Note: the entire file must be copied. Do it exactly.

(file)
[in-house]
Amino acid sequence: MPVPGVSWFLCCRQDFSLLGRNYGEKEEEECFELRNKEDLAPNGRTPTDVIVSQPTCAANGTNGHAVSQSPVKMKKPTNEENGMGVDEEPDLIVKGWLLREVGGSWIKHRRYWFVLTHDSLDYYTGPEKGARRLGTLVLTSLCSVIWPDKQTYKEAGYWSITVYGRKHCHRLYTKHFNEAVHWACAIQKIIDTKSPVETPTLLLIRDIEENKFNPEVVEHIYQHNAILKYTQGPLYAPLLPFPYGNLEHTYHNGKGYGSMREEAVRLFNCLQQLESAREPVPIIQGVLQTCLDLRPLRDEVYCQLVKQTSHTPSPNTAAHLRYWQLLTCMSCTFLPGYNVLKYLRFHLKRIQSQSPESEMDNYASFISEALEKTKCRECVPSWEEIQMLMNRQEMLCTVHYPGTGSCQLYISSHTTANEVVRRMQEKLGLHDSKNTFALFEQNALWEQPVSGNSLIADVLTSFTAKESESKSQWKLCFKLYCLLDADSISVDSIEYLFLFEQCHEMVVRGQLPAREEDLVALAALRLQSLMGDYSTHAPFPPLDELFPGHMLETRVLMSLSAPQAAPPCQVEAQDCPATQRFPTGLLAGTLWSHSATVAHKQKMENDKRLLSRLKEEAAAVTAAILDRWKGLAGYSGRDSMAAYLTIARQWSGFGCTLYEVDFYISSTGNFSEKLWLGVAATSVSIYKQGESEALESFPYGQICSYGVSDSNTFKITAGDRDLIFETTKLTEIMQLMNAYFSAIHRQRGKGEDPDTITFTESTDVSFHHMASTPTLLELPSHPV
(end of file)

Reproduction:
[in-house]
Amino acid sequence: MPVPGVSWFLCCRQDFSLLGRNYGEKEEEECFELRNKEDLAPNGRTPTDVIVSQPTCAANGTNGHAVSQSPVKMKKPTNEENGMGVDEEPDLIVKGWLLREVGGSWIKHRRYWFVLTHDSLDYYTGPEKGARRLGTLVLTSLCSVIWPDKQTYKEAGYWSITVYGRKHCHRLYTKHFNEAVHWACAIQKIIDTKSPVETPTLLLIRDIEENKFNPEVVEHIYQHNAILKYTQGPLYAPLLPFPYGNLEHTYHNGKGYGSMREEAVRLFNCLQQLESAREPVPIIQGVLQTCLDLRPLRDEVYCQLVKQTSHTPSPNTAAHLRYWQLLTCMSCTFLPGYNVLKYLRFHLKRIQSQSPESEMDNYASFISEALEKTKCRECVPSWEEIQMLMNRQEMLCTVHYPGTGSCQLYISSHTTANEVVRRMQEKLGLHDSKNTFALFEQNALWEQPVSGNSLIADVLTSFTAKESESKSQWKLCFKLYCLLDADSISVDSIEYLFLFEQCHEMVVRGQLPAREEDLVALAALRLQSLMGDYSTHAPFPPLDELFPGHMLETRVLMSLSAPQAAPPCQVEAQDCPATQRFPTGLLAGTLWSHSATVAHKQKMENDKRLLSRLKEEAAAVTAAILDRWKGLAGYSGRDSMAAYLTIARQWSGFGCTLYEVDFYISSTGNFSEKLWLGVAATSVSIYKQGESEALESFPYGQICSYGVSDSNTFKITAGDRDLIFETTKLTEIMQLMNAYFSAIHRQRGKGEDPDTITFTESTDVSFHHMASTPTLLELPSHPV